Previous View
APSnet Home
Plant Disease Home



Genetic Resistance to Tobacco Mosaic Virus, Cyst Nematodes, Root-Knot Nematodes, and Wildfire from Nicotiana repanda Incorporated into N. tabacum. G. R. Gwynn, Research Agronomist, USDA, ARS, Tobacco Research Laboratory, Oxford, NC 27565. K. R. Barker, Professor, Department of Plant Pathology, North Carolina State University, Raleigh 27695; J. J. Reilly and D. A. Komn, Former Assistant Professors, Department of Plant Pathology, Virginia Polytechnic Institute and State University, Southern Piedmont Research Center, Blackstone; L. G. Burk, Research Geneticist, Retired, USDA, ARS, Oxford, NC 27565; and S. M. Reed, Assistant Professor, Department of Crop Science, North Carolina State University, Raleigh 27695. Plant Dis. 70:958-962. Accepted for publication 21 March 1986. This article is in the public domain and not copyrightable. It may be freely reprinted with customary crediting of the source. The American Phytopathological Society, 1986. DOI: 10.1094/PD-70-958.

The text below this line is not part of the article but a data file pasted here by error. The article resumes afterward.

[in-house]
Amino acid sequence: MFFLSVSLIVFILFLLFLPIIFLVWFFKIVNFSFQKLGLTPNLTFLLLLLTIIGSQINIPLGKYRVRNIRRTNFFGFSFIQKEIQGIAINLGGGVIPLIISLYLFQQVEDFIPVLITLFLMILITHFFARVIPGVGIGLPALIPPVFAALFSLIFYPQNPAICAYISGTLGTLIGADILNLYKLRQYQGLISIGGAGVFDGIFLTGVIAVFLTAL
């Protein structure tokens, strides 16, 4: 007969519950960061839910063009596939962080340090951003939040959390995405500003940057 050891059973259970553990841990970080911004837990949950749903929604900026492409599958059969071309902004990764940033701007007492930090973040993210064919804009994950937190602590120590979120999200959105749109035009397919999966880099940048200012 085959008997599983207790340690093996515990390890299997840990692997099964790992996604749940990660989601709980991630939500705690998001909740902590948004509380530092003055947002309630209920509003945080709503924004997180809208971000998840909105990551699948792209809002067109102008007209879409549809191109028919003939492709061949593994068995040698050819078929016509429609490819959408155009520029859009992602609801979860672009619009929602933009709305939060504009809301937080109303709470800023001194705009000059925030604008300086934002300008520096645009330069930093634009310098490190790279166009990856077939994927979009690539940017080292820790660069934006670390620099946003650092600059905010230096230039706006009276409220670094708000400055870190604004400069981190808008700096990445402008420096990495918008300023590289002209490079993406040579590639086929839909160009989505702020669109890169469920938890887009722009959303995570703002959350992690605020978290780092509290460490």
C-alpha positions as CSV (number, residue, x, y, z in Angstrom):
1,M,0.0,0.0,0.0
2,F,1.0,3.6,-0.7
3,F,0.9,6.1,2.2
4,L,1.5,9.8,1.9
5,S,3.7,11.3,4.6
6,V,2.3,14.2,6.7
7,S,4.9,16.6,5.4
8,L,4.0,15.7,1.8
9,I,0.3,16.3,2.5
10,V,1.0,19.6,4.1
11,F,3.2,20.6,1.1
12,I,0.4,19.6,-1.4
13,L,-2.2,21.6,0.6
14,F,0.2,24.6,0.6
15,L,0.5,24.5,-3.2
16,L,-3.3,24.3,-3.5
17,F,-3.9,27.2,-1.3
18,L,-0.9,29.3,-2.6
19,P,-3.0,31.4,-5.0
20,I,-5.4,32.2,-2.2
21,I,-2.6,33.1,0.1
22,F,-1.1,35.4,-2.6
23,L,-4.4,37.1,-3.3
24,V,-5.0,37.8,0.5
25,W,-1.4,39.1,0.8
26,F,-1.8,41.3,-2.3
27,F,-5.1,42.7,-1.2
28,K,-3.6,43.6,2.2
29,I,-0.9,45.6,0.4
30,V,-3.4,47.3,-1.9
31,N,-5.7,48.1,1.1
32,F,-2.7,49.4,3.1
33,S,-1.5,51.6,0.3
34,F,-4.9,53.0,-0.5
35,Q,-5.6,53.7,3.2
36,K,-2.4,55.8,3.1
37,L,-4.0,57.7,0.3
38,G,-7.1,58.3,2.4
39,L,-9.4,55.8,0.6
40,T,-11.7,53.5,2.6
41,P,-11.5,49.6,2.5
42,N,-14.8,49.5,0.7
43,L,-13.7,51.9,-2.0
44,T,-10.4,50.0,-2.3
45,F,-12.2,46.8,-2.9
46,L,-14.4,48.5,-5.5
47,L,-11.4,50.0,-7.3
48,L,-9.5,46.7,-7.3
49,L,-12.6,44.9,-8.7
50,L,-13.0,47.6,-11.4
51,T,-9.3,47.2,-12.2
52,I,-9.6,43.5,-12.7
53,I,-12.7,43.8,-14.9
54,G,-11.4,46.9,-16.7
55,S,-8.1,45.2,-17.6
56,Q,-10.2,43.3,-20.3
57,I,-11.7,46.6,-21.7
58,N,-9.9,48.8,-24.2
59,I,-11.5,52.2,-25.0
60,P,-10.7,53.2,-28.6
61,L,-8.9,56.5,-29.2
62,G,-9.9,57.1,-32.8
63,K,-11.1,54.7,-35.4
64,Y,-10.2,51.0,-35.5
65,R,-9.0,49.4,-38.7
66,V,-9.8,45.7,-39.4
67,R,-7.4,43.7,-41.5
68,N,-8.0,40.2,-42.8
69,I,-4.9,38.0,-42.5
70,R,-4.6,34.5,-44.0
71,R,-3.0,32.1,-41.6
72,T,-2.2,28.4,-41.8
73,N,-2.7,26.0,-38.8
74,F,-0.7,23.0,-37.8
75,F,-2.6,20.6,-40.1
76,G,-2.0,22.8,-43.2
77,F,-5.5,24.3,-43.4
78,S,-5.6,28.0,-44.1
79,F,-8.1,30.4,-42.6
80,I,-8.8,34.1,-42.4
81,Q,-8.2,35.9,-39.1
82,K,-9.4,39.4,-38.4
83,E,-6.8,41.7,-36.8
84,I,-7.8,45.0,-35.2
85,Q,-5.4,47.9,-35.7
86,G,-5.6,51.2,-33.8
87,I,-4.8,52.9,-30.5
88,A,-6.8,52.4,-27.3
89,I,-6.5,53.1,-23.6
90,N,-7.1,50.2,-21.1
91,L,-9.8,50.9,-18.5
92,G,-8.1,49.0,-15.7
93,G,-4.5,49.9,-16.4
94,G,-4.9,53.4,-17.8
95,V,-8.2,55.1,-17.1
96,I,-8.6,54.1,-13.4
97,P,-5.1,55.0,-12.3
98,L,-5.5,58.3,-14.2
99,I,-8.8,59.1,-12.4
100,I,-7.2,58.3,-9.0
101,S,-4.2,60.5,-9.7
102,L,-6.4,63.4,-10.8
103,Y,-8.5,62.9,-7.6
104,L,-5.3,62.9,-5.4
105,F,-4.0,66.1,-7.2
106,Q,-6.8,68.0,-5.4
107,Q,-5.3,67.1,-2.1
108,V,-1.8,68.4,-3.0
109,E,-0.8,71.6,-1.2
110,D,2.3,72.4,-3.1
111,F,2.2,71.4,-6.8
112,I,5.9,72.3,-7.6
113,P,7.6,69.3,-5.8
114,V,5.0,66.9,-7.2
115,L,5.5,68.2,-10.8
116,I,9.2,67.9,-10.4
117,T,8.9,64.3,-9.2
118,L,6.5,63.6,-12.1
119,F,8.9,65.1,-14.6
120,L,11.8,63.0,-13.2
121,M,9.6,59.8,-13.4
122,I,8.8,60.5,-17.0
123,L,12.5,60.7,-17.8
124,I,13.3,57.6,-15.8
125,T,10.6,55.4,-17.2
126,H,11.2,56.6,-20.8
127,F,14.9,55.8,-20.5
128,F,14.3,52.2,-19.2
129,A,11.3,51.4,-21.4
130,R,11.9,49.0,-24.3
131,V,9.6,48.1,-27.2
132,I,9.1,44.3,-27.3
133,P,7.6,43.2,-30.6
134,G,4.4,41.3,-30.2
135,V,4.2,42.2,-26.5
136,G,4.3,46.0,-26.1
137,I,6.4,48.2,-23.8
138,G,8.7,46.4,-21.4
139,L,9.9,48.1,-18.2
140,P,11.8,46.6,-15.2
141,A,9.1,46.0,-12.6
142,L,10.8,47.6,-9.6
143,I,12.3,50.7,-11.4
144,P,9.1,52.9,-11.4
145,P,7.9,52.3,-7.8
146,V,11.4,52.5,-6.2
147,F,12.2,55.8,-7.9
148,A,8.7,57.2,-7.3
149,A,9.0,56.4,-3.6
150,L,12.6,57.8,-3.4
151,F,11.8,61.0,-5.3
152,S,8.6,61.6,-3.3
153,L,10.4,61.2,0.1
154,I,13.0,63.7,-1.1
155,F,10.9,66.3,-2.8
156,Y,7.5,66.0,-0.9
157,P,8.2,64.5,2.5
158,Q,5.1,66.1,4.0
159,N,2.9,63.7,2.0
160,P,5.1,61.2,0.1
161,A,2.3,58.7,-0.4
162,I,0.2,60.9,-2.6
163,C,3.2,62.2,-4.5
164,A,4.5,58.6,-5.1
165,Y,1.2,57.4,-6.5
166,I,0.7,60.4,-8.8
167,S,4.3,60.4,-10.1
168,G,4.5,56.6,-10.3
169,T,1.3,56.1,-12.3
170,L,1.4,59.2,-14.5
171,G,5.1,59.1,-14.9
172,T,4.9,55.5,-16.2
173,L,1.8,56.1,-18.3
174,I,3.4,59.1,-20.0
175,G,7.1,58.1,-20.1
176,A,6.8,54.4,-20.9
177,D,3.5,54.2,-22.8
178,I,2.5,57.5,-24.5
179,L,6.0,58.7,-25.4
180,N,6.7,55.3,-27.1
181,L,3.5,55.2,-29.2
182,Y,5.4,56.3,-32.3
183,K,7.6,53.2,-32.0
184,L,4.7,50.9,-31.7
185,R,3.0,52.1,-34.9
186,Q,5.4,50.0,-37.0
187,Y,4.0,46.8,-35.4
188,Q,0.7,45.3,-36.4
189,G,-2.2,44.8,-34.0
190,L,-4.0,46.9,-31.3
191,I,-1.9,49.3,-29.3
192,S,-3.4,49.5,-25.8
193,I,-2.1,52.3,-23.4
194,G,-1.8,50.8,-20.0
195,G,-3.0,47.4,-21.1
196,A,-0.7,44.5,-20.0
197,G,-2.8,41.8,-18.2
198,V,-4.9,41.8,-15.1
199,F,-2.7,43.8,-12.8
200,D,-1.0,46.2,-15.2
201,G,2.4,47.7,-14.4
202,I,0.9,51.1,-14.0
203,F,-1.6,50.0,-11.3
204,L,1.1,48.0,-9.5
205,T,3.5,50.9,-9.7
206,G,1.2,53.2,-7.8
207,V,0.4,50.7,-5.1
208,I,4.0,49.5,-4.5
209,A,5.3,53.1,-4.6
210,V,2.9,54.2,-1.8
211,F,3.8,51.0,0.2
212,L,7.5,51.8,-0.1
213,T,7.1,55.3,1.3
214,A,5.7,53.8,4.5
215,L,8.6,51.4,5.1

Nicotiana repanda was crossed as the female with N. tabacum, using the bridge-cross technique with N. sylvestris as the intermediary species. The resulting material was backcrossed to N. tabacum cultivars and screened for tobacco mosaic resistance. Pollen infertility was overcome by the use of a pollen fertility restorer, which allowed the test material to be used as a male with the subsequent elimination of N. repanda cytoplasm. Breeding material with the local-lesion type of hypersensitive response to tobacco mosaic virus was obtained from N. repanda. Segregation was unpredictable and chromosome instability was indicated. Frequency of resistance was increased through subsequent backcrossing. Other breeding material from the same crosses indicated the possibility of obtaining resistance to the pathogens Meloidogyne incognita, Globodera tabacum solanacearum, and Pseudomonas syringae pv. tabaci.

Keyword(s): interspecific, hybridization, tobacco diseases.